Five Questions To Help You Decide If Your Home Needs Rewiring

Posted on: 6 May 2016

Whether you're concerned that your house's wiring hasn't been updated in a few decades or whether you're moving into a new house and notice a few warning signs, you may be considering the possibility of needing to have the whole place rewired. And while this is an invasive and potentially extremely expensive project, it is possible that you'll need to have rewiring done in order to preserve your own safety. Faulty electrical systems are not only a fire hazard, but they can also put you at risk of electric shock. Here are five questions to ask yourself when you're trying to decide whether your home needs to be professionally re-wired.

1. Is the wiring more than 50 years old? 

Old wiring can often be a problem in several ways. Not only was old wiring not built to support today's normal hefty electrical burden, but outdated wiring often was built with what we now know are unsafe components. In addition, the insulation can wear out and other components may be more likely to fail as well after that many decades of use.

2. Is it aluminum or knob-and-tube wiring?

Aluminum wiring and knob-and-tube wiring are two of the old, potentially unsafe types of wiring that you may find in your home. Some of the biggest problems with these types of wiring are when they're incorrectly connected (aluminum wiring was often installed with connectors and switches rated for copper use only, which causes many malfunctions) or when they're incorrectly retrofitted to work with more modern wiring. Knob-and-tube wiring, for example, may be relatively safe as a closed system (depending on the situation) but may become unsafe when new circuits are added without giving correct consideration to the old wiring's idiosyncrasies.

3. Are there enough wall sockets?

In some older houses, there aren't nearly as many electrical outlets as modern homes require to keep all the electronics and appliances up and running. if you find yourself using extension cords, power strips, and other such devices frequently, you may be overloading your sockets and creating a fire hazard. Rewiring the system to include more wall sockets may be the best option for electrical safety.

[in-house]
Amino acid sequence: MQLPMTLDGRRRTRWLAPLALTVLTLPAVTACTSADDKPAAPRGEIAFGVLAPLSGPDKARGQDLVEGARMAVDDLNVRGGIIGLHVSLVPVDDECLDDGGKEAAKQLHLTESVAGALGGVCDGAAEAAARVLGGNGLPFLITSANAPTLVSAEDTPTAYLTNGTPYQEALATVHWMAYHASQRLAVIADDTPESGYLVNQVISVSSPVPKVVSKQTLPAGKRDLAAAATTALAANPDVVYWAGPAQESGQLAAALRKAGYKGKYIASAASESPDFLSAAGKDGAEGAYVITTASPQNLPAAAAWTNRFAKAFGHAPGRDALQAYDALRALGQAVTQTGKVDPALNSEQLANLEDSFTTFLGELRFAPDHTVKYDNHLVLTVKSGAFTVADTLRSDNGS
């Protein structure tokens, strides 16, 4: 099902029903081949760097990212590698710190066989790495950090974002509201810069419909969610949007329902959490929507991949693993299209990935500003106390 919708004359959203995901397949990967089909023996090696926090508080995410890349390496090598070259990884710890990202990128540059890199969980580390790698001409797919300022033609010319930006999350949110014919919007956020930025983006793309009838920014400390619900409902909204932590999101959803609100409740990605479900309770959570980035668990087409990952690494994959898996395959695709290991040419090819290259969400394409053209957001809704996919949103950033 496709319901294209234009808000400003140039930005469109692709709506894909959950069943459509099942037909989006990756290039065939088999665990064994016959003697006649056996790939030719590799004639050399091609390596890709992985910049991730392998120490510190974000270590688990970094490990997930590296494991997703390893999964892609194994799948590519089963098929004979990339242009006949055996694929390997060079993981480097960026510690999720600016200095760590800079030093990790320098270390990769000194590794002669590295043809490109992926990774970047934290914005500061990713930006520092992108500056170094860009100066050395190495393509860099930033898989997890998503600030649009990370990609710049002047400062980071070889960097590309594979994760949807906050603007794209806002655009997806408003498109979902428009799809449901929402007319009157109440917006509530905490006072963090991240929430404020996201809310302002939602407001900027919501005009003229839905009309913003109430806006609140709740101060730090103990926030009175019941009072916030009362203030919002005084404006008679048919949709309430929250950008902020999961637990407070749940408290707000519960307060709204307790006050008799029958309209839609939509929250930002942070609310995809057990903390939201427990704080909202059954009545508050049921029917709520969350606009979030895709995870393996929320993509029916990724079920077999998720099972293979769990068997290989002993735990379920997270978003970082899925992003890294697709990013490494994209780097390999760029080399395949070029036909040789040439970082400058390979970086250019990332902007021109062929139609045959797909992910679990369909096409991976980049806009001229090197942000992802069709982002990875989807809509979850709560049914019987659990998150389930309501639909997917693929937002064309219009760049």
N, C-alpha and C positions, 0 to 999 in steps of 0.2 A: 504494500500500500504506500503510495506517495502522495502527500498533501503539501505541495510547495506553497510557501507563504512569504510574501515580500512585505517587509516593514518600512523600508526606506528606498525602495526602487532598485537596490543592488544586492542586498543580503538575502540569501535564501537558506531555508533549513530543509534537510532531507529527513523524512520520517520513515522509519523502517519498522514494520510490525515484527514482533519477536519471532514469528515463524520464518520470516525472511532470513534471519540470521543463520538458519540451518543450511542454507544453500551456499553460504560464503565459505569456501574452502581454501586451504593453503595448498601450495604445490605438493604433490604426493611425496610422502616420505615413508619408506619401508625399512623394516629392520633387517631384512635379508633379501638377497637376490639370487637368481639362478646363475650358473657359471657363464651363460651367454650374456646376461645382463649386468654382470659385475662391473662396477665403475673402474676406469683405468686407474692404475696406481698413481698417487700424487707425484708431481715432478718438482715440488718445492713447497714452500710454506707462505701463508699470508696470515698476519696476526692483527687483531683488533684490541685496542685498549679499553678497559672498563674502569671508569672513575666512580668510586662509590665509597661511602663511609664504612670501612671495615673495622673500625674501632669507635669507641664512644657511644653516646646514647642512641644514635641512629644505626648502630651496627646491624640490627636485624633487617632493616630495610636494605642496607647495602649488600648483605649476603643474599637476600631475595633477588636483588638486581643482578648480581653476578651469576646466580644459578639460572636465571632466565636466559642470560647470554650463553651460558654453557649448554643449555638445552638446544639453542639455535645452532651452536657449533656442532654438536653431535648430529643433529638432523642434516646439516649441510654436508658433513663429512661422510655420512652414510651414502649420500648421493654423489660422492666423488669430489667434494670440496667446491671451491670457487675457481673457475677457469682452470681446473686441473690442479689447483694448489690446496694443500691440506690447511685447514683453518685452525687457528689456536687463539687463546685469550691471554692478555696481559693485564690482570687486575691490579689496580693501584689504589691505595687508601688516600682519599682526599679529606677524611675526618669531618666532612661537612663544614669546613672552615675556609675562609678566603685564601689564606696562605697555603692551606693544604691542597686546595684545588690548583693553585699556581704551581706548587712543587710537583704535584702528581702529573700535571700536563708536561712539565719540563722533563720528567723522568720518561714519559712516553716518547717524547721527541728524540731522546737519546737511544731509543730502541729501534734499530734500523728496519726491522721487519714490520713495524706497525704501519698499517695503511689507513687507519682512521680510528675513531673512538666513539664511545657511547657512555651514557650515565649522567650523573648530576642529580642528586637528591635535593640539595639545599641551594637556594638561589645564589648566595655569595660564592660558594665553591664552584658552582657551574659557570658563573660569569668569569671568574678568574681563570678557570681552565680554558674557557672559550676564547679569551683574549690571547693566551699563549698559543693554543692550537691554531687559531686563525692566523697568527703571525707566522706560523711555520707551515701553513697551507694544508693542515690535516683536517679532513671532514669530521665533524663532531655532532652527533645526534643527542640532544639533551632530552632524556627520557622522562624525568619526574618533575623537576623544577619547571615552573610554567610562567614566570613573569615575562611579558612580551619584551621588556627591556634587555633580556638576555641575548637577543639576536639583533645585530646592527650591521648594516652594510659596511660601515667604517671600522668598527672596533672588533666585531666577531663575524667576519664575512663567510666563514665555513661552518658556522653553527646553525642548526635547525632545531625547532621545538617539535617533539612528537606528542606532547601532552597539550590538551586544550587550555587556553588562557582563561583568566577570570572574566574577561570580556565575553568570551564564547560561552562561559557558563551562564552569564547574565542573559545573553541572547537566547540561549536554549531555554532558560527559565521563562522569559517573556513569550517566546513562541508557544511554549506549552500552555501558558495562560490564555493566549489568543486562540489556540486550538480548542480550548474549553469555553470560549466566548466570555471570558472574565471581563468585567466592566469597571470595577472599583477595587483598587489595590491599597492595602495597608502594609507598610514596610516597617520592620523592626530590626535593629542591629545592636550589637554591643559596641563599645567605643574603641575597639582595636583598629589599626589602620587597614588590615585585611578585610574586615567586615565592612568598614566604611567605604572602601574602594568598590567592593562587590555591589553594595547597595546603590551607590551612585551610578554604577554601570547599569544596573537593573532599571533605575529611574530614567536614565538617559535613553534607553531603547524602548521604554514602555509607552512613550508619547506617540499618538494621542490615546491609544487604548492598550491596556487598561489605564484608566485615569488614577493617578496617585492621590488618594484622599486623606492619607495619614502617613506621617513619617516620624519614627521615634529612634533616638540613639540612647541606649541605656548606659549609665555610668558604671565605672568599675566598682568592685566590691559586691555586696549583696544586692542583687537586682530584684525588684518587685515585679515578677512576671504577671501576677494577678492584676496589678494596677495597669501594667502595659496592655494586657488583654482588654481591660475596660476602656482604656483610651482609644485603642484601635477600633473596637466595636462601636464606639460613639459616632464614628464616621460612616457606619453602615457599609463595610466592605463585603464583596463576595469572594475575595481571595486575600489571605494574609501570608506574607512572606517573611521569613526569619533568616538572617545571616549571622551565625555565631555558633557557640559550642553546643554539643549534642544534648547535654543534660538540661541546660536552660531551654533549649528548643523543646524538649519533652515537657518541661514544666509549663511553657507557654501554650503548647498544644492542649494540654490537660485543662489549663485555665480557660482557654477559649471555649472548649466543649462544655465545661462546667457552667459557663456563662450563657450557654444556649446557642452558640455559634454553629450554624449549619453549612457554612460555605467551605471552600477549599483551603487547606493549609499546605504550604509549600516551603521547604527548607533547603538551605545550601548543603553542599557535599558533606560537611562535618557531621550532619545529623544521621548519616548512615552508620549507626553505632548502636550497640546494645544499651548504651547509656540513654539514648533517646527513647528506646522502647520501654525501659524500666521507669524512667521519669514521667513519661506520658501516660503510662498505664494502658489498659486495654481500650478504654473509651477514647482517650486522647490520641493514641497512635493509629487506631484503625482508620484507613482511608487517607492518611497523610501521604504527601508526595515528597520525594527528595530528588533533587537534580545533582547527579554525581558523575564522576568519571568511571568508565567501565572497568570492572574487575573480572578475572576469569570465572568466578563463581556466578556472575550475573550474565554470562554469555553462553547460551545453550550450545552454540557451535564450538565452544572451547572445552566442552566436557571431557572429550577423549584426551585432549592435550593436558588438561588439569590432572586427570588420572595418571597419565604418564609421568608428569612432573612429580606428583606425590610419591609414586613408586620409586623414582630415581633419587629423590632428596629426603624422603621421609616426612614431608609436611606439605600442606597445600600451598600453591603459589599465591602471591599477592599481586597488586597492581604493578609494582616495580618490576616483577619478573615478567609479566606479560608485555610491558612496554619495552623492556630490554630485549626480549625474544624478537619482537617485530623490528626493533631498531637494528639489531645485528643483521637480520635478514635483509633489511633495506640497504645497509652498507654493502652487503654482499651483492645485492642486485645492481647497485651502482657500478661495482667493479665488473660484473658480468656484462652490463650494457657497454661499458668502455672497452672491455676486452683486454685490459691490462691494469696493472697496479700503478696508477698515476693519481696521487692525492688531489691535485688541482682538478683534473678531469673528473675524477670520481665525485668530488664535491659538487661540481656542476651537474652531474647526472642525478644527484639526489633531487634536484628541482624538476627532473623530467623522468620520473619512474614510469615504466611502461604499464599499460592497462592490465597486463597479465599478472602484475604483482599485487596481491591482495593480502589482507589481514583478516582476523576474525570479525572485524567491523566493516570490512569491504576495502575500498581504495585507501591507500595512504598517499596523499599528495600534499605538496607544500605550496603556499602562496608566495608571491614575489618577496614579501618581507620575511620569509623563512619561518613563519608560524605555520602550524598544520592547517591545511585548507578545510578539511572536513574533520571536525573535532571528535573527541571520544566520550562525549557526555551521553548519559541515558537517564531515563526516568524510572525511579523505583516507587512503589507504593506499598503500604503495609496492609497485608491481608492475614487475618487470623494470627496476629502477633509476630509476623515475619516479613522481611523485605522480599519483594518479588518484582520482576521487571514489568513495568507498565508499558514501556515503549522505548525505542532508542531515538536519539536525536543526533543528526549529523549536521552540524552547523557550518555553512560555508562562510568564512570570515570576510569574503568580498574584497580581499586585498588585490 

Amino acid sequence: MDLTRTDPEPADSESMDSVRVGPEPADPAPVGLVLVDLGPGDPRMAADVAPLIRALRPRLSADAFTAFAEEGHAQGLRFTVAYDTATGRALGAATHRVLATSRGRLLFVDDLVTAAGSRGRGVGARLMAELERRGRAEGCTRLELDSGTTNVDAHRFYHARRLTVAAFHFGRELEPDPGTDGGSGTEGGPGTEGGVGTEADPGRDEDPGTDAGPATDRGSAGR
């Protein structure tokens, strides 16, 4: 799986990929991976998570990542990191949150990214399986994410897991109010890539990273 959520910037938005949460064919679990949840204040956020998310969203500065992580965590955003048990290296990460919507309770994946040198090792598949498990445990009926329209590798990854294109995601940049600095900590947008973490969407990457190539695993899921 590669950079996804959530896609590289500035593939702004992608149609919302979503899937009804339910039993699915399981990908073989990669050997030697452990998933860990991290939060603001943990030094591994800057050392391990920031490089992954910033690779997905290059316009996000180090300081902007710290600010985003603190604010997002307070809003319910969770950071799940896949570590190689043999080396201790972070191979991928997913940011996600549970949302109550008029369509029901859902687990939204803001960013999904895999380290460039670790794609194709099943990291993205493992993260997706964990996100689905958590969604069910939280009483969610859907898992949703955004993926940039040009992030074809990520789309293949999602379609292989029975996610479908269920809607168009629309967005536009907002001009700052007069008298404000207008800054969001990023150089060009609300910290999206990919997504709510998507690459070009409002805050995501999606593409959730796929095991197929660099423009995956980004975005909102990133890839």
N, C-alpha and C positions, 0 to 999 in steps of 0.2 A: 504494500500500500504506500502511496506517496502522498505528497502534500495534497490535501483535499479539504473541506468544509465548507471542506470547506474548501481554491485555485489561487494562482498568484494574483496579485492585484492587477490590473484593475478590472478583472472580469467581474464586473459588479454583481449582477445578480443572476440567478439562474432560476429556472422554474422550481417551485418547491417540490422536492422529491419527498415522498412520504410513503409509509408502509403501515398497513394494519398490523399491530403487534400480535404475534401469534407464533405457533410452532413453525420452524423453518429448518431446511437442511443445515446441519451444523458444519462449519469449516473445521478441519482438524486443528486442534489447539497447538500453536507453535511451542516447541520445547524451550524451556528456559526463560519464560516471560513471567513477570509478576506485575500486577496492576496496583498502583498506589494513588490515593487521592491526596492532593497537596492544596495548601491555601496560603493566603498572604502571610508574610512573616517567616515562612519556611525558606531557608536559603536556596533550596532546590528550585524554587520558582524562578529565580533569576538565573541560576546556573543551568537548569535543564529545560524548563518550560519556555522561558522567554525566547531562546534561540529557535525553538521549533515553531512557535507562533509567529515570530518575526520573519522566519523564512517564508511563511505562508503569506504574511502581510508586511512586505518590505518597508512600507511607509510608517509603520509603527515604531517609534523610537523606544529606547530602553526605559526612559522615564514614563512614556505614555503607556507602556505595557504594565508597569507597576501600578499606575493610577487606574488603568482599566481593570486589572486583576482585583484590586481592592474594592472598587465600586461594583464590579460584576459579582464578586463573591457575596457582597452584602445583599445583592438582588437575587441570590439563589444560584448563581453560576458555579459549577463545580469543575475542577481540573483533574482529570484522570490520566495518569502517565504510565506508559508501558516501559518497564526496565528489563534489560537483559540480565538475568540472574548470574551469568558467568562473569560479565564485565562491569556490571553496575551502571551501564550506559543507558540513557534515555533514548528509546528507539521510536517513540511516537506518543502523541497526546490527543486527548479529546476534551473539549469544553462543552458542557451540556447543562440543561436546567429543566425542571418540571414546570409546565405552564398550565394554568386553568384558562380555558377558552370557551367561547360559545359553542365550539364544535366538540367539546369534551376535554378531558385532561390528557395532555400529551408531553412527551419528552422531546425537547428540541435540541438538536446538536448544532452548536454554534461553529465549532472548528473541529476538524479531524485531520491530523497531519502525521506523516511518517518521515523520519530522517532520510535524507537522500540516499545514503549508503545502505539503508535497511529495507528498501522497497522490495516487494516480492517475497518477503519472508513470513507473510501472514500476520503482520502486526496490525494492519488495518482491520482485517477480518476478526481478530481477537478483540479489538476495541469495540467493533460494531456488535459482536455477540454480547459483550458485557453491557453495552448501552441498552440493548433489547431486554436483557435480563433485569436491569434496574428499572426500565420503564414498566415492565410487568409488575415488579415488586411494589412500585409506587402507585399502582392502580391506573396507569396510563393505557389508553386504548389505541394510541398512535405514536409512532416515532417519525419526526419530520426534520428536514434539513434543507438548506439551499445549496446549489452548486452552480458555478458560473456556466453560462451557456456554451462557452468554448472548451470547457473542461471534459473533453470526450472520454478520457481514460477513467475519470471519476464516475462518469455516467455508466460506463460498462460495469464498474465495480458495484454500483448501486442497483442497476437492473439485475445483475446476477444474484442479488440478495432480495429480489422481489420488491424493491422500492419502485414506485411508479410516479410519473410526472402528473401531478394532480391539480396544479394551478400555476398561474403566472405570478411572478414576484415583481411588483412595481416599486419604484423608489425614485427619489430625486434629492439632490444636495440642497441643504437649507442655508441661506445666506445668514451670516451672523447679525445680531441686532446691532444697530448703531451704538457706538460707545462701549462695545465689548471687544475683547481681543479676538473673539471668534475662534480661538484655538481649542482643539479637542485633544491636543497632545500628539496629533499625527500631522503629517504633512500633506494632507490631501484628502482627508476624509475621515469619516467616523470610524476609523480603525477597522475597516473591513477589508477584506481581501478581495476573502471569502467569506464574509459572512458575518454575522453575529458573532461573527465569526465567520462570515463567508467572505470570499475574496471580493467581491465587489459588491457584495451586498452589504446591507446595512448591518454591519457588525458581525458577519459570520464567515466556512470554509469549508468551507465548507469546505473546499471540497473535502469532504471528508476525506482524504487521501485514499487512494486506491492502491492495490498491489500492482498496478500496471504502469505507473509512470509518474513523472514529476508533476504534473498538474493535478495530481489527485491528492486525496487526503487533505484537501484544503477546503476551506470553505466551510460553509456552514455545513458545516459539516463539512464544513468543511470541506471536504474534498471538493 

4. Is the system adequate and properly grounded?

As mentioned above, the builders from several decades ago couldn't predict how much electricity use we'd need this far in the future, so many old houses are wired with a much smaller electrical capacity than you actually use. If you frequently notice flickering lights in your home, you may be dangerously overloading the system. And if the system has insufficient grounding (for example, if your electrical outlets don't include a round hole for the third prong of a plug), that's a big red flag. 

5. Is there visible damage to the sockets or switches?

Visible damage is another indicator that there's something wrong with your electrical system. It could be that you're overloading it, or it could just be that there are some big malfunctions going on. You may need rewiring or you may just need repairs, but you'll definitely need to be calling in an electrician.

These five questions will help you determine if your house has the warning signs that show when a house is in dire need of electrical re-wiring